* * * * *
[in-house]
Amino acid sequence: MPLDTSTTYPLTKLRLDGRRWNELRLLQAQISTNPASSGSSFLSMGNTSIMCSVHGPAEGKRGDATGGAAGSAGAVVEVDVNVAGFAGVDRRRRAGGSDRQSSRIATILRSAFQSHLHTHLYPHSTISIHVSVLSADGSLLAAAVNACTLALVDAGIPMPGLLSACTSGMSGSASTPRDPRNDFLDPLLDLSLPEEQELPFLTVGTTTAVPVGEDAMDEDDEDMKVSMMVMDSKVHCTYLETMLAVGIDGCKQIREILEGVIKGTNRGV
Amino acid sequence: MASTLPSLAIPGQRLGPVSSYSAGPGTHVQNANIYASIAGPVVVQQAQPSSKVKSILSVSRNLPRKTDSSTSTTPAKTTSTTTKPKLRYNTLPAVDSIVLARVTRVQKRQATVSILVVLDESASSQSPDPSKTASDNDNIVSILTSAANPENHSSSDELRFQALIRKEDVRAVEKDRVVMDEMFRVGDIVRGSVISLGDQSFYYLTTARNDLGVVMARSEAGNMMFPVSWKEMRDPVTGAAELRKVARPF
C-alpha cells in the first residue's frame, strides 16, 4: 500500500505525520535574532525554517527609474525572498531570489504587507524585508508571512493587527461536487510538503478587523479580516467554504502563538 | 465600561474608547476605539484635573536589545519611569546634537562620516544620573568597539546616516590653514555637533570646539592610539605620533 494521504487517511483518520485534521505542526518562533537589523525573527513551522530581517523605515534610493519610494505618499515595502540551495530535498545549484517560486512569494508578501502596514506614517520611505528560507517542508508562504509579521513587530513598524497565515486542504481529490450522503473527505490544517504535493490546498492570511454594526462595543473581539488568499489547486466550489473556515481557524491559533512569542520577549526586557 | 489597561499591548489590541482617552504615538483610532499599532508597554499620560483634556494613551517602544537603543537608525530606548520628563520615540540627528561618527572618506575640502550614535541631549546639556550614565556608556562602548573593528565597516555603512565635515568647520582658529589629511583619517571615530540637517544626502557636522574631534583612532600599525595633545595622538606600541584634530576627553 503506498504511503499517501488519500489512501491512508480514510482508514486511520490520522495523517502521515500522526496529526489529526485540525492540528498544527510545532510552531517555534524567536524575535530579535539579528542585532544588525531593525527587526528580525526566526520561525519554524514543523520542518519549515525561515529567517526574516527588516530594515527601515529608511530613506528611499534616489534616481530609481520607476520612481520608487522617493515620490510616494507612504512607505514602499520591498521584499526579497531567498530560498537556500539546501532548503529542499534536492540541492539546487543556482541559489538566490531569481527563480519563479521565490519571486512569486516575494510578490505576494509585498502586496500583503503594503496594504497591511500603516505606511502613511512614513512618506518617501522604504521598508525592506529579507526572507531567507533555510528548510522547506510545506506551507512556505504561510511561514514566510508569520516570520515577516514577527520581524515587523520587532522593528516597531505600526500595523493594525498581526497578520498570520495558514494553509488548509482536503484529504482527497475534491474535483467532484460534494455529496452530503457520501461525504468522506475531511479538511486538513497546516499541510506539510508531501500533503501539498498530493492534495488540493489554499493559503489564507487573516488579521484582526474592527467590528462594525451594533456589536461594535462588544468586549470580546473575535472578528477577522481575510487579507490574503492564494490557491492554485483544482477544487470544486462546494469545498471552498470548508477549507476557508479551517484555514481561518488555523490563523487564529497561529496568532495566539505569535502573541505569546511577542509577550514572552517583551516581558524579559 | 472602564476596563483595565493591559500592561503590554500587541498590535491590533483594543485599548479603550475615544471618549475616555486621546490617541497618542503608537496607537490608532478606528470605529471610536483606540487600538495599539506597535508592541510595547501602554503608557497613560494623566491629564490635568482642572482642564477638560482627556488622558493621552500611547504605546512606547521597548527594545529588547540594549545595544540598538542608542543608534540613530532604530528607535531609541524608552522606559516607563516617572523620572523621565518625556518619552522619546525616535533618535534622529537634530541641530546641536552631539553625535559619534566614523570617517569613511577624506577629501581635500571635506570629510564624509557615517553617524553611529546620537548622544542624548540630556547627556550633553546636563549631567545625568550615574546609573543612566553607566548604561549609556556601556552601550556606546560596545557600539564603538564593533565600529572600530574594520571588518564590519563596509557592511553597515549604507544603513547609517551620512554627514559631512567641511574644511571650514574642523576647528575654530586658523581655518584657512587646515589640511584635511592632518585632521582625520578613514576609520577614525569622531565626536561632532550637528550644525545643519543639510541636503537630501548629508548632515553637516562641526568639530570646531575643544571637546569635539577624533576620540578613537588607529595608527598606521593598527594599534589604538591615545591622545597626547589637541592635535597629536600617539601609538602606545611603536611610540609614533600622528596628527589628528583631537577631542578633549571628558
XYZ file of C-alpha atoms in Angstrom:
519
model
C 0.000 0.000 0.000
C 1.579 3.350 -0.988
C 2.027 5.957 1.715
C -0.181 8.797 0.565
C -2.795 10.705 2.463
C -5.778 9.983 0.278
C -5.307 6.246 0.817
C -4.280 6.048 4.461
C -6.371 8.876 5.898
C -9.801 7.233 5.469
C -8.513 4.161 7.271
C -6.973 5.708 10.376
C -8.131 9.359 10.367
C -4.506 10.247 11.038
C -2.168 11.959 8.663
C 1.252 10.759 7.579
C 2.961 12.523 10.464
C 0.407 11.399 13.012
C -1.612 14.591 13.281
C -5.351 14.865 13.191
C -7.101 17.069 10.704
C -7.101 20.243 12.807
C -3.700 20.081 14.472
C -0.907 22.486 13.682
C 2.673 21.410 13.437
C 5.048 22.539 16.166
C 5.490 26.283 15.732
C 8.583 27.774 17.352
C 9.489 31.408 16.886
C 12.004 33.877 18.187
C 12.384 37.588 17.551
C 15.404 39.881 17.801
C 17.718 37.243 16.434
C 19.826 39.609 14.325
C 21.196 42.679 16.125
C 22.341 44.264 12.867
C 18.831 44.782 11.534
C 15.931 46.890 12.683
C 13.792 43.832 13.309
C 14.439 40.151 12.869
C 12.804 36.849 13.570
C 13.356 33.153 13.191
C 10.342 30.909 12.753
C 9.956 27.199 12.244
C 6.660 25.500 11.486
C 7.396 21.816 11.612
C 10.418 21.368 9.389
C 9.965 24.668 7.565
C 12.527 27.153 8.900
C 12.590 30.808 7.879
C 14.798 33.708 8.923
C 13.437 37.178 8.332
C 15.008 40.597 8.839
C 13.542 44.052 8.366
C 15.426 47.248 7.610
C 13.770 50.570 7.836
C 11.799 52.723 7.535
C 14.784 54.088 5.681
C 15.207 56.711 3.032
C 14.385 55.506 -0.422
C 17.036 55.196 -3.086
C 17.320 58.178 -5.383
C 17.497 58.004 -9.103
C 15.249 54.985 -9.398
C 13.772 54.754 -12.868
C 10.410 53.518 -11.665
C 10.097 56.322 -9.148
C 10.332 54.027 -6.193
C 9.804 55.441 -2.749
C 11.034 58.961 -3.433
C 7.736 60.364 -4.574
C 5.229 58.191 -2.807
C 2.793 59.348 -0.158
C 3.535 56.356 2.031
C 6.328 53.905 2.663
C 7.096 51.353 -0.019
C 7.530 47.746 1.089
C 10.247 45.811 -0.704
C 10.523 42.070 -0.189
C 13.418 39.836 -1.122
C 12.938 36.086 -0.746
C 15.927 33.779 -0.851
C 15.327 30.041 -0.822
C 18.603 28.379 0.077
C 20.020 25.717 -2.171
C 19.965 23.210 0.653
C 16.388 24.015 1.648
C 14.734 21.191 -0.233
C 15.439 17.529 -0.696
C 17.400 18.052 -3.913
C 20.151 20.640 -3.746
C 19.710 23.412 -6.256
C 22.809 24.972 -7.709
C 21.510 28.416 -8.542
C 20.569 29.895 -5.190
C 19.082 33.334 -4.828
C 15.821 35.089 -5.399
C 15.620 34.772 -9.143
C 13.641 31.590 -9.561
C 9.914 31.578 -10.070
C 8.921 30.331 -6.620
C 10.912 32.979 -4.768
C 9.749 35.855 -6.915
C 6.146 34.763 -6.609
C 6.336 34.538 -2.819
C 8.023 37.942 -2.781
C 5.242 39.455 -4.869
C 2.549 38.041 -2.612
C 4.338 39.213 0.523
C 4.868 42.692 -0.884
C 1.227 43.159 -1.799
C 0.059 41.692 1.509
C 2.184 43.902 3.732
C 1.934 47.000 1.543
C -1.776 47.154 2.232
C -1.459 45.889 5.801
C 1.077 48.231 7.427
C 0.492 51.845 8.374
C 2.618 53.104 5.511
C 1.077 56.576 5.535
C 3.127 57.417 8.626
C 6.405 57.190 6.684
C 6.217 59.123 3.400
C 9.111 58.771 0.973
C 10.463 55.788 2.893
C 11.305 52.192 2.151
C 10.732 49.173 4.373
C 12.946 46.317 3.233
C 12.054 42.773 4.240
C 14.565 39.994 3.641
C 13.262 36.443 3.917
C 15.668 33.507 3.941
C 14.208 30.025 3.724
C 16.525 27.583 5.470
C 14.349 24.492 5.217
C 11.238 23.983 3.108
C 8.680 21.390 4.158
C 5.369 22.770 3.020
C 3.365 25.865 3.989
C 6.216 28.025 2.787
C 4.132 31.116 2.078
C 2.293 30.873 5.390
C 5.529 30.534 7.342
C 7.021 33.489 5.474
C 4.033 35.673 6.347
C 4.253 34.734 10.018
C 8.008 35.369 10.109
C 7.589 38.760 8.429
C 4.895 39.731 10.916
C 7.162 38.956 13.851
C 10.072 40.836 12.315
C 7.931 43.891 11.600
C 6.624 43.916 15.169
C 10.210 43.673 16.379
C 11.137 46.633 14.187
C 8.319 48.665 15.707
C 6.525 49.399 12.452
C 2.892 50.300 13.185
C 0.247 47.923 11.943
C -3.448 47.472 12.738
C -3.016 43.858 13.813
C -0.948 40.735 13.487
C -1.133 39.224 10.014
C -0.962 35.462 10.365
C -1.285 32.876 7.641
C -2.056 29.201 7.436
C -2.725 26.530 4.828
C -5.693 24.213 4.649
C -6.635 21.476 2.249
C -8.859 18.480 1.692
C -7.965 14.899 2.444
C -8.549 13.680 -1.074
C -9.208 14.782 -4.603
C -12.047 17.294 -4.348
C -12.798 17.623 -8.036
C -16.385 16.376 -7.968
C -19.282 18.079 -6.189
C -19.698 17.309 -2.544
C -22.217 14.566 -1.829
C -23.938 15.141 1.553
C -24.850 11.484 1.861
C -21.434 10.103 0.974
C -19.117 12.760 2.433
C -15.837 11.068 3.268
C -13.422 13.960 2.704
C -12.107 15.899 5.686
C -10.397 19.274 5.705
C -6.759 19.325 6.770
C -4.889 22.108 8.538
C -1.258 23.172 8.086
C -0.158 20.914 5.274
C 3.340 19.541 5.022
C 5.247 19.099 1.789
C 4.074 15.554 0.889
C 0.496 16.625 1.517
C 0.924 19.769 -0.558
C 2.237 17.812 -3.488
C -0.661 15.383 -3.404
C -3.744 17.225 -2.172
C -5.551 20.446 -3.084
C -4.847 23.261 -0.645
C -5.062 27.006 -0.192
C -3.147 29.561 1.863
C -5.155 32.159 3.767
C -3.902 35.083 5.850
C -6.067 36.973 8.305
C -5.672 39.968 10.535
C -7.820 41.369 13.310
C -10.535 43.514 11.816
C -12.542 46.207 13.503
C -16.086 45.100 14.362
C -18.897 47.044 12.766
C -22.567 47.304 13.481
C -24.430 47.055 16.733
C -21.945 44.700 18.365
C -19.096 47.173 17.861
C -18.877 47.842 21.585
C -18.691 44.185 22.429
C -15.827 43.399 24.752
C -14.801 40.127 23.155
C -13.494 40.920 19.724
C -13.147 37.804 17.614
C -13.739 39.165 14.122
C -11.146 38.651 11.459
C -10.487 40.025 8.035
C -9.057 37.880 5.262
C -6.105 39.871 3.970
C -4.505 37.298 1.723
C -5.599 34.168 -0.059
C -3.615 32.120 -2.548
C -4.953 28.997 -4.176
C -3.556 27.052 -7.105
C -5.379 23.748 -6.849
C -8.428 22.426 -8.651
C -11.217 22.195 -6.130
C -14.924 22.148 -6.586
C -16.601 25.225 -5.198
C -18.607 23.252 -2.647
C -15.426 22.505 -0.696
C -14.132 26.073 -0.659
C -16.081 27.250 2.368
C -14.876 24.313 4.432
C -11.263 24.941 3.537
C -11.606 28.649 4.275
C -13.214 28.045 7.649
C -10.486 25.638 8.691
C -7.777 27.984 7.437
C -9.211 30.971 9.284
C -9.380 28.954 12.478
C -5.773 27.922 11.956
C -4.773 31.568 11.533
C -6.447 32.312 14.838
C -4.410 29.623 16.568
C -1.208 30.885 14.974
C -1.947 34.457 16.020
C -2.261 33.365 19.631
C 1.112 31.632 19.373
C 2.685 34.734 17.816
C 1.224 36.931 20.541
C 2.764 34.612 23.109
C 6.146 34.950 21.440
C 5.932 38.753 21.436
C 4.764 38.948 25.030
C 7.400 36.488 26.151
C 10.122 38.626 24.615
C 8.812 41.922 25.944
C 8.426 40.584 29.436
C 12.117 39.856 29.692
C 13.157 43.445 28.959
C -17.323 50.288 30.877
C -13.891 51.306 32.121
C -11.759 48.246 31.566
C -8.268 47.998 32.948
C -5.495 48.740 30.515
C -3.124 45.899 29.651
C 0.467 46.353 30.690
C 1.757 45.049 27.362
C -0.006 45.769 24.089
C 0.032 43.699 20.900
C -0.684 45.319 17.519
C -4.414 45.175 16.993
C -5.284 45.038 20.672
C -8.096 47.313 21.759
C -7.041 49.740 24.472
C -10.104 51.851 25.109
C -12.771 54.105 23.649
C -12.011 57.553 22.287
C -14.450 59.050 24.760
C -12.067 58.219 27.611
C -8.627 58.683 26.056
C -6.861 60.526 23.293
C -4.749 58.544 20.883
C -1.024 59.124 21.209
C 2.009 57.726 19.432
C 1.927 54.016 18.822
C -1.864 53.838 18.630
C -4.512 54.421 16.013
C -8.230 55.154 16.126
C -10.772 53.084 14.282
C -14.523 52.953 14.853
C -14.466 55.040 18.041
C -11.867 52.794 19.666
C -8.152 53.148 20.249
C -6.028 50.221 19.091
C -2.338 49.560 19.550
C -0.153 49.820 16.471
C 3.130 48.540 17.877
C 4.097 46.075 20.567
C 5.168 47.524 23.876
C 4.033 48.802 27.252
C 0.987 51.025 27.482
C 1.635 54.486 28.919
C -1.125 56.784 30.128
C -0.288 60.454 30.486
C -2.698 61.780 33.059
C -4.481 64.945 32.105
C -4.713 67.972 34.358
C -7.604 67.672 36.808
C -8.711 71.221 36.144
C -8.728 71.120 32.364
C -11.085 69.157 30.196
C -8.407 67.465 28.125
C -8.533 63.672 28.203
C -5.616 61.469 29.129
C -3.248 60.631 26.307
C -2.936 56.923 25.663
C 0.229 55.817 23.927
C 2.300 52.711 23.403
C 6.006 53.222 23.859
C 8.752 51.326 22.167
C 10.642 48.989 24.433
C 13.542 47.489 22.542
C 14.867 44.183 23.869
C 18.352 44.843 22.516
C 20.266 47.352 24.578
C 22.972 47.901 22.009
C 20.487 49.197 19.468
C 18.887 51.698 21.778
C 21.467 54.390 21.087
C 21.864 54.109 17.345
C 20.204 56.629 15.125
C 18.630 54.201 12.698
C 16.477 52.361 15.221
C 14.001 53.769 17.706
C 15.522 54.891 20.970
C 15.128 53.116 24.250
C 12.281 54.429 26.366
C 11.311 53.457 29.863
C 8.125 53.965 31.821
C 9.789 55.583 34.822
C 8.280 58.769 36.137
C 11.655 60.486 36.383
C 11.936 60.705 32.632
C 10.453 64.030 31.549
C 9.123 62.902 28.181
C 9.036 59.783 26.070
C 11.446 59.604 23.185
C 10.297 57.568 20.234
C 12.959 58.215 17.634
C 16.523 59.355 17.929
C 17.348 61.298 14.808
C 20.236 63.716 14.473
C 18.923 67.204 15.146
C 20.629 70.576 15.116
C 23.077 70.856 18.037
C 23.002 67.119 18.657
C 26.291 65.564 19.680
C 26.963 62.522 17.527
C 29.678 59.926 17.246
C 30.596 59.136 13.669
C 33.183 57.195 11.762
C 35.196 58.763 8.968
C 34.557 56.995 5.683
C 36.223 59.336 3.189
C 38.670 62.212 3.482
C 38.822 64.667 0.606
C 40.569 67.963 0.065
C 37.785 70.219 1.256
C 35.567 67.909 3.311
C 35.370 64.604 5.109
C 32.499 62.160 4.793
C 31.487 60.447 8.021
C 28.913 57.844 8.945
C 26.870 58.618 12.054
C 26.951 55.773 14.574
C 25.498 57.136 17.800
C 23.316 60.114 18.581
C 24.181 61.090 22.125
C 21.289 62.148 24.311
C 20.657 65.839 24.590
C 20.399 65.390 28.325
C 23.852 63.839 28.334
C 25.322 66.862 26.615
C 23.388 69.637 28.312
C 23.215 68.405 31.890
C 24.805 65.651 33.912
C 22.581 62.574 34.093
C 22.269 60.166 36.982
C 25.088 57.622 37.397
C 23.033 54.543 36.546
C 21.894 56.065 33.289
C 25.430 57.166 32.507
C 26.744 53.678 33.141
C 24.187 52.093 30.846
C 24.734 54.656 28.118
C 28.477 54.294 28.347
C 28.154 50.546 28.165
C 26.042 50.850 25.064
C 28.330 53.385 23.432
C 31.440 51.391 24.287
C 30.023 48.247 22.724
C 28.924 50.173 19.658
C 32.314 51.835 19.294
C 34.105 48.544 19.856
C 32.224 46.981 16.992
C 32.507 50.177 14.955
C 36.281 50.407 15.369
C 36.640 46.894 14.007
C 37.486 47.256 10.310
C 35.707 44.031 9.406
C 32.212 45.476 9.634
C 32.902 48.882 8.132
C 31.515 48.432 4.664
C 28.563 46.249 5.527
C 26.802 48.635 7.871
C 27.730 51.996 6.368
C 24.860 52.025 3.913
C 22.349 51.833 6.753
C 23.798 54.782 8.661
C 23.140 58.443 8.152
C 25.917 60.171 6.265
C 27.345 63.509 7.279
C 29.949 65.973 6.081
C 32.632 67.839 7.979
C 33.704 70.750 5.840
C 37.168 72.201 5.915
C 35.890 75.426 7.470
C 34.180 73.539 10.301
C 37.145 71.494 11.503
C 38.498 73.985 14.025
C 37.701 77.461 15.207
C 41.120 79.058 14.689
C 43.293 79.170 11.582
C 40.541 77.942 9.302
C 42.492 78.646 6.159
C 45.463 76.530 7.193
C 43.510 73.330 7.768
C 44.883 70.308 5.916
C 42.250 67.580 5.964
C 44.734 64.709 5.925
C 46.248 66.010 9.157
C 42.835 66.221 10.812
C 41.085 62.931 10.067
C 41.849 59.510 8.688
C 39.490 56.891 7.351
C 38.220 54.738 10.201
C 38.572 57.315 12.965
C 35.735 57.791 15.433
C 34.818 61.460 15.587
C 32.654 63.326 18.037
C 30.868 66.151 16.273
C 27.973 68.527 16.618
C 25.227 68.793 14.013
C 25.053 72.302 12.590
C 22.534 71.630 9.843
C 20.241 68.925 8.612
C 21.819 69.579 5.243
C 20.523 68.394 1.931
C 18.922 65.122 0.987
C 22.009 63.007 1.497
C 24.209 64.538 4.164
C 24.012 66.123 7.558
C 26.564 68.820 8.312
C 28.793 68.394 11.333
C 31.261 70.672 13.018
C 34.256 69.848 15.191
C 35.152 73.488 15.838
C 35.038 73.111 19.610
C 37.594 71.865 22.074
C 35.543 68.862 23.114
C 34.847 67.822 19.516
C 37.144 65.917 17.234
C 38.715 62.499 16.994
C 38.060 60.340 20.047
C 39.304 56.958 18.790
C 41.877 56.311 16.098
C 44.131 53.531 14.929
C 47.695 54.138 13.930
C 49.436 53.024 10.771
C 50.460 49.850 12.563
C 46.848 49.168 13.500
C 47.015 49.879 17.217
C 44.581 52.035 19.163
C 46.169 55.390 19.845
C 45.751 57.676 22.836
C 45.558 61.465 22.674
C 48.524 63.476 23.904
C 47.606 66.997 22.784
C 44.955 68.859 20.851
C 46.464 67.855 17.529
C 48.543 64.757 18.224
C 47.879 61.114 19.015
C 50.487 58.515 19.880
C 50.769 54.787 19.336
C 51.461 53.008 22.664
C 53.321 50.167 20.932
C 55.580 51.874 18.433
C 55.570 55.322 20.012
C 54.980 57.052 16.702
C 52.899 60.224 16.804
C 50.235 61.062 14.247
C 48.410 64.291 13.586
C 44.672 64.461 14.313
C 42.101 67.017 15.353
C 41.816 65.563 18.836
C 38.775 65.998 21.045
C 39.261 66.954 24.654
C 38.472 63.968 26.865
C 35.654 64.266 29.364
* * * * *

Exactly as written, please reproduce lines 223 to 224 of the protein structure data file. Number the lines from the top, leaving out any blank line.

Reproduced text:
C -19.096 47.173 17.861
C -18.877 47.842 21.585